Alaska Digest

Posted: Thursday, November 13, 2003

UAS hosts night of Native storytelling

JUNEAU - The University of Alaska Southeast Native student club, Wooch.een, is hosting a Night of Native Alaskan Storytelling and Dancing tonight at 6:30 p.m. in the new UAS Egan Auditorium. The celebration is to honor November as Native American Heritage Month.

"Several students from campus are going to be reading their poetry and sharing stories, and having a good time," said Hans Chester, a UAS graduate and Native Alaskan activist.

There will also be a special performance by the UAS Tlingit Culture Dancers. The celebration is expected to last two hours and is free and open to the public.

For more information contact Janice Jackson, UAS Native and Rural Center coordinator, at 465-6454.

Jury rejects symphony defamation claim

FAIRBANKS - A jury has determined that eight University of Alaska Fairbanks faculty and Fairbanks Symphony Orchestra members did not defame a former conductor.

The jury also determined the eight did not interfere with the employment of Madeline Schatz, who sought more than $500,000 and punitive damages.

The trial began Oct. 30. Closing arguments were Monday and jurors announced their verdict Tuesday.

Schatz first sued the eight faculty members in 2001, claiming they defamed her by submitting documents expressing concerns about her mental condition and contributed to her losing her job.

The faculty members were John Hopkins, Jane Aspnes, Eduard Zilberkant, Kathleen Butler-Hopkins, John P. Harbaugh, David Stech, James M. Bicigo and Linda Jennings.

In April, her attorneys filed an additional lawsuit against UAF and John Leipzig, former dean of the College of Liberal Arts. That case is scheduled for trial next year.

Much of the two-week trial focused on a one-paragraph memo sent to Leipzig, then liberal arts dean, a position that oversees the orchestra conductor. The memo, signed by the eight faculty members, expressed concern about "the perceived and self-described mental state of our colleague, Madeline Schatz."

It listed as an example the "throwing of chairs and stands at a Youth Orchestra rehearsal in April 2000."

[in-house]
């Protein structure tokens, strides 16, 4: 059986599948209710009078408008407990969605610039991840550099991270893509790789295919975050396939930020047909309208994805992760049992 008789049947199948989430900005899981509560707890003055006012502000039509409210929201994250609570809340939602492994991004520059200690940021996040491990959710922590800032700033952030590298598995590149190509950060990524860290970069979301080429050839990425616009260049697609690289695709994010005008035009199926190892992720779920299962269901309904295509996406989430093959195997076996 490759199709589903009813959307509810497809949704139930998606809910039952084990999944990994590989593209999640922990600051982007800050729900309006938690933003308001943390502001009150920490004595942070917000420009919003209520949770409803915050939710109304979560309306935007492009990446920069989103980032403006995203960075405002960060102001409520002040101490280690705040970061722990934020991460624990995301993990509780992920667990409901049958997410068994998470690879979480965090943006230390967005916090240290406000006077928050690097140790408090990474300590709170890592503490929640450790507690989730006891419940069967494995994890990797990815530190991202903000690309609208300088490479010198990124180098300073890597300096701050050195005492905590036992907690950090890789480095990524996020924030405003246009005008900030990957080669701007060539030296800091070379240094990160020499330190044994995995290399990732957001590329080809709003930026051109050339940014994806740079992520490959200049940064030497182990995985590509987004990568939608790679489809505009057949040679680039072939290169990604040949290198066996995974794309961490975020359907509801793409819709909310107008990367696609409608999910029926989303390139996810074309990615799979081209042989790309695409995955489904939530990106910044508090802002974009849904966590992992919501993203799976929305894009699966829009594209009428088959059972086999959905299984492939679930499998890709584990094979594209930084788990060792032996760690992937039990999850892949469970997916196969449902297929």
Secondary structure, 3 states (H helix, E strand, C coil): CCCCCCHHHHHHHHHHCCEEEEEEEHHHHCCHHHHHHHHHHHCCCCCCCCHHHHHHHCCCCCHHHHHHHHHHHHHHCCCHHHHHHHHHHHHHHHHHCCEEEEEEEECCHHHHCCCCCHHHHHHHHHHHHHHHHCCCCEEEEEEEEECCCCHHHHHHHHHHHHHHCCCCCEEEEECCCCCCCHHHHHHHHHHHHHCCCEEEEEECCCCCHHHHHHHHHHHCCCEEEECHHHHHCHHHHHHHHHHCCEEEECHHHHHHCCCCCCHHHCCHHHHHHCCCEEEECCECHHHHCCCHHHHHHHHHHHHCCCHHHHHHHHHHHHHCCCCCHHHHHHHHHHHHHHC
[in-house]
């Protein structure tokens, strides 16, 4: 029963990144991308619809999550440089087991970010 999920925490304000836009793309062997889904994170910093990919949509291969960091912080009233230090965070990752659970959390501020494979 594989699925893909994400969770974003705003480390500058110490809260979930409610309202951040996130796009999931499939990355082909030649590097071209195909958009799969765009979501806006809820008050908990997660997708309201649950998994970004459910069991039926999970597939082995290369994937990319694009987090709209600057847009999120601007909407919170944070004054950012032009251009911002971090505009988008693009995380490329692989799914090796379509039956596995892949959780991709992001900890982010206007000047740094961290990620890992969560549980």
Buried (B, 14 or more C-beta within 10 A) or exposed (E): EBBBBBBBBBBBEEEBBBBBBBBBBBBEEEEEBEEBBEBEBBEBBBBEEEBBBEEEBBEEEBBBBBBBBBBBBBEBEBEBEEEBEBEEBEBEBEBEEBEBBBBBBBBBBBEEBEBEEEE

Schatz's attorneys tried to paint the document as part of an underhanded effort to push Schatz out of her job based on false and defamatory claims.

Attorneys for the faculty members said the defendants had legitimate reason to express concern about Schatz's mental condition, which both sides agreed included depression.

Schatz now lives in Hawaii.

Salmonella confirmed at Kodiak school

KODIAK - Four cases of salmonella connected to a lunch served at a private school have been confirmed by the Alaska Division of Public Health.

The four were among people sickened after eating at Kodiak Christian School on Oct. 31.

"We are aware of 48 case-patients at this time," said Joe McLaughlin, a medical epidemiologist.

Although health and school officials believe they have pinpointed the event at which the salmonella spread - an International Day potluck lunch - they do not know the direct source of the bacteria.

The bacteria could already have been in a food or contaminated by handling, said principal Donna Schmelzenbach.

"We have no way of knowing (the source) unless the food comes back positive," Schmelzenbach said. Even then the cause may not be determined. There were few items at the lunch that are typically associated with salmonella, she said. There was no dish with eggs, except sugar cookies, which appeared properly baked, she said.

Homer residents want state to buy leases

HOMER - Homer residents are urging state officials to buy back leases in a controversy over coal bed methane leasing in the hills around their town.

State officials met with more than 150 residents to discuss shallow-gas development in the area, where leases were sold earlier this year with little public notice. Speaker after speaker urged the state to buy the leases back before exploration begins.

Homer residents were sharply critical of the state's new fast-track laws for shallow-gas development. The program was designed to bring new royalties to the state and to provide a local source of relatively cheap, clean natural gas, Department of Natural Resources officials said.

But in Homer, Unocal, which has picked up most of the Homer-area leases from the original purchaser, says it wants to develop conventional gas wells, which are also legal under the new state program if a gas-bearing structure can be found within 3,000 feet of the surface.

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